If we take the curvature as a constant wouldn't the lessons still be "starting at the deep end" There would be nothing simple at all would there.? You would need a supercomputer to work out the simplest calculations .

    Nothing would be apparent , nothing elementary....

    I do understand what you are saying about Euclidean geometry being a special case of non Euclidean geometry but all the formulae that are useful in that domain seem (owing to my ignorance I anticipate) to have no corresponding formulae in the general domain .
     
  7. Sep 27, 2015 #6

    mfb

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    I think it would be very hard to learn non-Euclidean geometry without understanding Euclidean geometry first. It's like starting with General Relativity instead of classical mechanics.
     
  8. Sep 27, 2015 #7
    thanks again. Maybe I need to learn a little about the actual subject now ; )
     
  9. Sep 27, 2015 #8

    WWGD

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    OP: You have a good point, and it is a tricky issue. You dont want to start with something too complicated, e.g., bringing up curvature, multiple-connectedness, non-convexity etc. (unless you have a particularly clear way of explaining it at an intro. level), but presenting an extremely simple method may be misleading and may not prepare students for more advanced work. Like when working with Real numbers and ## \mathbb R^n ## , which has all sorts of nice properties: it is a convex vector space, complete metric space*, 0 curvature, Lie group, simply-connected, a Hilbert Space, etc. and then having to deal with all sorts of weird spaces. There may be a beneficial in-between .

    * Though in a sense, using metric completion, every metric space is complete.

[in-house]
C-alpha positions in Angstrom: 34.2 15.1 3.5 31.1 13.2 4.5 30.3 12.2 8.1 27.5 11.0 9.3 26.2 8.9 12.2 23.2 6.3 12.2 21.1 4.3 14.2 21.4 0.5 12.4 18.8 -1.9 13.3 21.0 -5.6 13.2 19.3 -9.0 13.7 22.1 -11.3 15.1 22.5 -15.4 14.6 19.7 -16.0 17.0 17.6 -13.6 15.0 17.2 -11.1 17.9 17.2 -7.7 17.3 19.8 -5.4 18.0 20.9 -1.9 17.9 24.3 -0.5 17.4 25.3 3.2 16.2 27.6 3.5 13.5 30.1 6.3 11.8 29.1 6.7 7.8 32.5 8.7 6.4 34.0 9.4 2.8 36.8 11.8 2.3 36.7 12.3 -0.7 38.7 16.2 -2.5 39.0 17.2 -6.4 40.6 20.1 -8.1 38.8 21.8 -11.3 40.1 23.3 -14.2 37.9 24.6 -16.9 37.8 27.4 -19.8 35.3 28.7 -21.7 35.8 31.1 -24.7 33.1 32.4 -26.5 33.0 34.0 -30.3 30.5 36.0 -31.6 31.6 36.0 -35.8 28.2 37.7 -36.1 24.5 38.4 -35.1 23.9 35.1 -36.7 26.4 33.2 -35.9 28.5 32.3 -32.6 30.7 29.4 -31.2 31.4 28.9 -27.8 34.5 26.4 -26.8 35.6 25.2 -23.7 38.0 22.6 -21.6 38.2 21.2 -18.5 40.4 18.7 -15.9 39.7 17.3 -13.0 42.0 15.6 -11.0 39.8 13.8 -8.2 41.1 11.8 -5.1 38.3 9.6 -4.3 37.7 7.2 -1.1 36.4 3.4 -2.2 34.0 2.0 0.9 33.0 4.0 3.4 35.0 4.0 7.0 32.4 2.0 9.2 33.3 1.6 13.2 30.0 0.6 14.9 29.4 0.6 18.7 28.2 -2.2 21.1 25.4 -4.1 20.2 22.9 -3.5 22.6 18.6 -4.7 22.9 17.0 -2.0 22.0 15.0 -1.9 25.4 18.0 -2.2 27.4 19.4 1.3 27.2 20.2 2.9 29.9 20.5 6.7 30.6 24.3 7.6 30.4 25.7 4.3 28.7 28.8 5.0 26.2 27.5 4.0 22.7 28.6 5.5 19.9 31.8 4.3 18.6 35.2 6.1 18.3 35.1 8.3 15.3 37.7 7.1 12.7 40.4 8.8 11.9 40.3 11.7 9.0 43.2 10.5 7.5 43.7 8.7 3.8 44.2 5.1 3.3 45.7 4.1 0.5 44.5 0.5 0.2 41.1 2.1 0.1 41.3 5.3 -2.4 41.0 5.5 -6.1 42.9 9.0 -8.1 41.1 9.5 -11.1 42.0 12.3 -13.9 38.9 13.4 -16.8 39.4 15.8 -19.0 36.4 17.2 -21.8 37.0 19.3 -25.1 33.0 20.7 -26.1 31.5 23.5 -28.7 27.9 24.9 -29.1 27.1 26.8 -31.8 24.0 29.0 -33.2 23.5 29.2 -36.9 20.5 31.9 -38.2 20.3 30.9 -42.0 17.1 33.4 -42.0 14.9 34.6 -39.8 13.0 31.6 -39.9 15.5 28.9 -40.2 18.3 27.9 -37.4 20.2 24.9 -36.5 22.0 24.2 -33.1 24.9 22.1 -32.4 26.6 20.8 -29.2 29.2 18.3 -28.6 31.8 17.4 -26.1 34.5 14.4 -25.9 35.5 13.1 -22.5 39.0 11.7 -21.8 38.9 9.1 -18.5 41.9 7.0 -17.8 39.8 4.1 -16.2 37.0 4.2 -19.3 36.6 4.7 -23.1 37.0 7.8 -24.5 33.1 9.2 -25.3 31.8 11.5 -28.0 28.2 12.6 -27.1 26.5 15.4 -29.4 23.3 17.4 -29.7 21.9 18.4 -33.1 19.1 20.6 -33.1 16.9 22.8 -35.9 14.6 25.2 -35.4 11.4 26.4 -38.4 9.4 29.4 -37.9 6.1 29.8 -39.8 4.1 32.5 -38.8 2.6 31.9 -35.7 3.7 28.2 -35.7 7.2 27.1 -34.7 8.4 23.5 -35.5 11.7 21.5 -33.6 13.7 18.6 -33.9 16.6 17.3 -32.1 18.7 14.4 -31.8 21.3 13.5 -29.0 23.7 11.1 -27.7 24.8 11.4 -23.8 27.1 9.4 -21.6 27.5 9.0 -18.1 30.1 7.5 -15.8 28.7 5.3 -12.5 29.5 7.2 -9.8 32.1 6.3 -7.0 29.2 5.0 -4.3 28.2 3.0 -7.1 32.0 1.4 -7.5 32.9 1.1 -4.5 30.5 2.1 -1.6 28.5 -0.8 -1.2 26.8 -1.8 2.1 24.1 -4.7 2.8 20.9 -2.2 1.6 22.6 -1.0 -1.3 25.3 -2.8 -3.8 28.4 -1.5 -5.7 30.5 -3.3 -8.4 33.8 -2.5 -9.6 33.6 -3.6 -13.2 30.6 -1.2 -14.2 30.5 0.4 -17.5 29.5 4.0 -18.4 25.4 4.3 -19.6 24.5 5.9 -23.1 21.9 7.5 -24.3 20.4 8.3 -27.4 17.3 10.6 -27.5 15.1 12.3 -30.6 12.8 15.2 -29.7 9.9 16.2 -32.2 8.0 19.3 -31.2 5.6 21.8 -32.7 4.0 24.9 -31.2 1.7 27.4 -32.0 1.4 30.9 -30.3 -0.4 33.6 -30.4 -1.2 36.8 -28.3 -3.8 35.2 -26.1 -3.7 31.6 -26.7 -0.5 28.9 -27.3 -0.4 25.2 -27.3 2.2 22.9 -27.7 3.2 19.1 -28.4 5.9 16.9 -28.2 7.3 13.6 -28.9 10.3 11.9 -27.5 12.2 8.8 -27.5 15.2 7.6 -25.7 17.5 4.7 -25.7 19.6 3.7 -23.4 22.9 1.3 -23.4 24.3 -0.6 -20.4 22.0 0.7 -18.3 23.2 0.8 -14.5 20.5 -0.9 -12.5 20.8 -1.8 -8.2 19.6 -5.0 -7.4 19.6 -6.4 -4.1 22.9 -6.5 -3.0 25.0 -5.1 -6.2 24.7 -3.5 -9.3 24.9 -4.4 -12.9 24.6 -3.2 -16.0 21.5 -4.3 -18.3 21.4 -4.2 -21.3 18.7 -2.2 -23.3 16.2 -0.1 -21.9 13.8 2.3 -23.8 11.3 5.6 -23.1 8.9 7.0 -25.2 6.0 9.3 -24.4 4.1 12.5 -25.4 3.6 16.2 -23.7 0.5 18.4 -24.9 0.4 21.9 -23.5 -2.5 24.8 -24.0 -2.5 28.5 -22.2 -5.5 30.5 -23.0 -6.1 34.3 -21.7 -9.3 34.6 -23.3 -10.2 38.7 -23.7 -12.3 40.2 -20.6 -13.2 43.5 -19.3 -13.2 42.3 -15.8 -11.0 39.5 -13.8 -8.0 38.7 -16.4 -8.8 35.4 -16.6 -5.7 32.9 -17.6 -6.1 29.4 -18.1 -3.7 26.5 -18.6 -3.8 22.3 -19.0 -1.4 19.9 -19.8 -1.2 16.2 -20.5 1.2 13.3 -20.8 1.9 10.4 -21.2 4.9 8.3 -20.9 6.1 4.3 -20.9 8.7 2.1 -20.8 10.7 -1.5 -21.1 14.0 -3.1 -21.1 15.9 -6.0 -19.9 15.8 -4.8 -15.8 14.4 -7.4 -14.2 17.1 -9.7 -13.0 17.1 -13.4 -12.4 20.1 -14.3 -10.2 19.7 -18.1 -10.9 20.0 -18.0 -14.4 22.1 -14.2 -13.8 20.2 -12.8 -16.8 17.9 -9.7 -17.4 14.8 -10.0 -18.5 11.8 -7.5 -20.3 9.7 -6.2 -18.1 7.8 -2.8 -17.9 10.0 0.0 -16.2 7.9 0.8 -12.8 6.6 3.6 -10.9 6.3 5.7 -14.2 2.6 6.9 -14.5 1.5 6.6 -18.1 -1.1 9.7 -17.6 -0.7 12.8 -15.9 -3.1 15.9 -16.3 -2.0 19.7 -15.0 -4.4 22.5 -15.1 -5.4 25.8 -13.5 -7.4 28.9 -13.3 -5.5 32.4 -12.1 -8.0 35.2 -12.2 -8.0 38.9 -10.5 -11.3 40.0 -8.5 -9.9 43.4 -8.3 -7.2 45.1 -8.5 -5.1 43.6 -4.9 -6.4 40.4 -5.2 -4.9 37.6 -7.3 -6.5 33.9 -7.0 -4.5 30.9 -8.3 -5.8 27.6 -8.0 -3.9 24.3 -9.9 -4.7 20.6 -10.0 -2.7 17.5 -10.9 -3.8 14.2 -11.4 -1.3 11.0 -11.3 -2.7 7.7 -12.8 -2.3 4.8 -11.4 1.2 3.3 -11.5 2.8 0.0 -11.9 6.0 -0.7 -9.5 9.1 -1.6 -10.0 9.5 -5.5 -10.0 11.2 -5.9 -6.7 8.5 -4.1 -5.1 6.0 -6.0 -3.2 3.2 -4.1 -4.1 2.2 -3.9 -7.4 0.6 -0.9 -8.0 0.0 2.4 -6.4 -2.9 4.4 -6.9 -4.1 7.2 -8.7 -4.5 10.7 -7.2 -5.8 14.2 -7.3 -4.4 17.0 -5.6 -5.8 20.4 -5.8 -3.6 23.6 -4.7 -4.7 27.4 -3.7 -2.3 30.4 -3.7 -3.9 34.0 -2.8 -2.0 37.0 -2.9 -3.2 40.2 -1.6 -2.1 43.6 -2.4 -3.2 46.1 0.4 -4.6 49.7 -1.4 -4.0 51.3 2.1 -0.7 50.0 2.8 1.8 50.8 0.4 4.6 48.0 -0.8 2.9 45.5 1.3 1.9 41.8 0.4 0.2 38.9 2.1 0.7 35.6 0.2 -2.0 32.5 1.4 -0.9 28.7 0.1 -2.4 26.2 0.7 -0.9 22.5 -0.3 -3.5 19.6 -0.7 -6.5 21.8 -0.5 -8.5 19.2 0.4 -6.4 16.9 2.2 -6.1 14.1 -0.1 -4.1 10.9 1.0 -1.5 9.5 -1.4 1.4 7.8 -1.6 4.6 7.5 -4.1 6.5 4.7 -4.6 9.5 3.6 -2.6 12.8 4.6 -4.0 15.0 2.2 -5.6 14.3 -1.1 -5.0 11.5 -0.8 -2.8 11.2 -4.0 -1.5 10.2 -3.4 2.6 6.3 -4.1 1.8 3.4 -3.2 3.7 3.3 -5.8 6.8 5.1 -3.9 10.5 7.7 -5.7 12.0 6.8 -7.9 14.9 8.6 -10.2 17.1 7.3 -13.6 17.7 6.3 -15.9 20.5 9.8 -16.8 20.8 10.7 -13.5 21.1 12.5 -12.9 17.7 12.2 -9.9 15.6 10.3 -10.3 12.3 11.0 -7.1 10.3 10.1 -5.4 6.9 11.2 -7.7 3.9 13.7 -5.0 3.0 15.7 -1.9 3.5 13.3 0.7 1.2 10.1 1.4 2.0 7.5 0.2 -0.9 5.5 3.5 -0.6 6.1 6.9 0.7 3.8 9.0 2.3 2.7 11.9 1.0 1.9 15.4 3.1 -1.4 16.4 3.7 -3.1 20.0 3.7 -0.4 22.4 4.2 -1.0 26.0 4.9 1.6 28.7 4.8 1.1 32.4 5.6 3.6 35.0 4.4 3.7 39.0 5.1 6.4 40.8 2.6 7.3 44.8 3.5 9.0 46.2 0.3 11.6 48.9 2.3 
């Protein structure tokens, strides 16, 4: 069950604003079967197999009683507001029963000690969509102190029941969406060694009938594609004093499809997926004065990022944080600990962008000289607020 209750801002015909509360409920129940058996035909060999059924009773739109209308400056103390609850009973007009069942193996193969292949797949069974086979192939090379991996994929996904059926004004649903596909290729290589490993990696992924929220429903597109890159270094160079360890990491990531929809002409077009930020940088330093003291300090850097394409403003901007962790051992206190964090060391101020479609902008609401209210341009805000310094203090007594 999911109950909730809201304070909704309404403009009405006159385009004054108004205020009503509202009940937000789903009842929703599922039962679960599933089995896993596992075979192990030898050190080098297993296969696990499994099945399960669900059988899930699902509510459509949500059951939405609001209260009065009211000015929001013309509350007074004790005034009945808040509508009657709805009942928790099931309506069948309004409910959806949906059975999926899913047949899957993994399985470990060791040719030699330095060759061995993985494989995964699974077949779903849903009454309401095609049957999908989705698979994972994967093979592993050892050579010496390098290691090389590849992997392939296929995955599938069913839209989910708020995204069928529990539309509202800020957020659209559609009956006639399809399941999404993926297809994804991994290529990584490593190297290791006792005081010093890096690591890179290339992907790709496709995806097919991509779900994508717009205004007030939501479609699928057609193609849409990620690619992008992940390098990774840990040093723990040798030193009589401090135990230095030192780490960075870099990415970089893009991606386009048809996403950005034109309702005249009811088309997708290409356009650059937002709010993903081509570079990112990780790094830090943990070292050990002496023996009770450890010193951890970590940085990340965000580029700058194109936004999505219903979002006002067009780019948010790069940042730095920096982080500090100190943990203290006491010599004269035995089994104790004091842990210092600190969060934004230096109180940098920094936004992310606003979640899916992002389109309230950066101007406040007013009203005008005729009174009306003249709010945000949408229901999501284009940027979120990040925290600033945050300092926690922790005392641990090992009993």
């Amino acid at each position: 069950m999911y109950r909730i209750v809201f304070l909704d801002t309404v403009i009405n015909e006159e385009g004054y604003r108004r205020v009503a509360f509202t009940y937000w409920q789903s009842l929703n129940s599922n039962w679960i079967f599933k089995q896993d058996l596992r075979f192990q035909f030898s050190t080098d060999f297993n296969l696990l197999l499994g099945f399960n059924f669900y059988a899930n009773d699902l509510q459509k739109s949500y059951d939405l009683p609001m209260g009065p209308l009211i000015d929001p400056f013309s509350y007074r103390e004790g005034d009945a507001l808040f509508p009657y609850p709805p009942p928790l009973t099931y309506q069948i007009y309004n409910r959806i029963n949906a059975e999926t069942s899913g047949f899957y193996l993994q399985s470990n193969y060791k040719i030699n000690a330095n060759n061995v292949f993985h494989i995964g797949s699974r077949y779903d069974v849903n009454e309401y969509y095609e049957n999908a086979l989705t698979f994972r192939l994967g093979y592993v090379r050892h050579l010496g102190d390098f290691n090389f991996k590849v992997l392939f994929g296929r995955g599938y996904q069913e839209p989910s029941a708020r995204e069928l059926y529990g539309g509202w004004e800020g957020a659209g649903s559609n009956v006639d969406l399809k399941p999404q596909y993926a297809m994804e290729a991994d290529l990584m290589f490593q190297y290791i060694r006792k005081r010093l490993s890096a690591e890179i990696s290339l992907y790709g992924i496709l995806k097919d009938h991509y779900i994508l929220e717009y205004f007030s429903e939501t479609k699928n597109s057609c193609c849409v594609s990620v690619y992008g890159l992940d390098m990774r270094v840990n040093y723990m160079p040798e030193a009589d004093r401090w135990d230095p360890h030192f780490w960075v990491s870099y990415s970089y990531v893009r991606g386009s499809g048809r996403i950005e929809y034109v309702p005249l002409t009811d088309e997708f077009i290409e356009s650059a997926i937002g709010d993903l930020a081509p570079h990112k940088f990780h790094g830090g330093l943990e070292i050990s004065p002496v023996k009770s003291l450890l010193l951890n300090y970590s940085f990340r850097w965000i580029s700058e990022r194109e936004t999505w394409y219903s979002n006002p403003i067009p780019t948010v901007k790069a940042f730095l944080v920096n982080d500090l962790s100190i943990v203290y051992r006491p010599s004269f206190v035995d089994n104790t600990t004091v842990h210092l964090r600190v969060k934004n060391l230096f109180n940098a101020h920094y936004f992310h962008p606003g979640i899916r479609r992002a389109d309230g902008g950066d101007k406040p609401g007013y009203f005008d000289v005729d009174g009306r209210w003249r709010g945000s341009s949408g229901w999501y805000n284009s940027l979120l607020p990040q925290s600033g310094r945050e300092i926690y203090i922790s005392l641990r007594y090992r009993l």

Last edited: Sep 27, 2015
  10. Sep 28, 2015 #9
    Suppose this region can be accepted as existing, would all beams of light emitted on it complete a "grand circle "? In that case it would be impossible to "see" anything except yourself.

    Are there any circumstances that a beam of light might connect two points on this sphere that were not both on a grand circle ?

    Could an incidental beam of light that came in from outside the sphere accomplish this?

    (I know I said I should learn the subject a bit before coming back so I will not object to being lectured to at proposing ludicrous suggestions .But I hope this suggestion "holds up" , at least in theory)
     
  11. Sep 28, 2015 #10

    mfb

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    Only those emitted orthogonal to the radial direction.
    If the black hole is rotating, things get complicated. Otherwise: no.
    That won't stay at this radius, it will fall into the black hole.
     
  12. Sep 28, 2015 #11
    Can we have a beam of light that meets the surface tangentially(arriving from beyond the surface)? Would those beams of light get trapped (ie not fall into the black hole)and have trajectories along the surface that are not great circles ?
     
  13. Sep 28, 2015 #12

    mfb

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    No. At this radius, photons either orbit at a constant distance along great circles forever (or until they hit something), fall into the black hole, or escape. Photons emitted somewhere else can never achieve that orbit. To make it worse, the orbit is unstable - even a very careful alignment is not perfect so actual light will never exactly stay in that orbit.
     
  14. Sep 28, 2015 #13
    thanks, appreciated.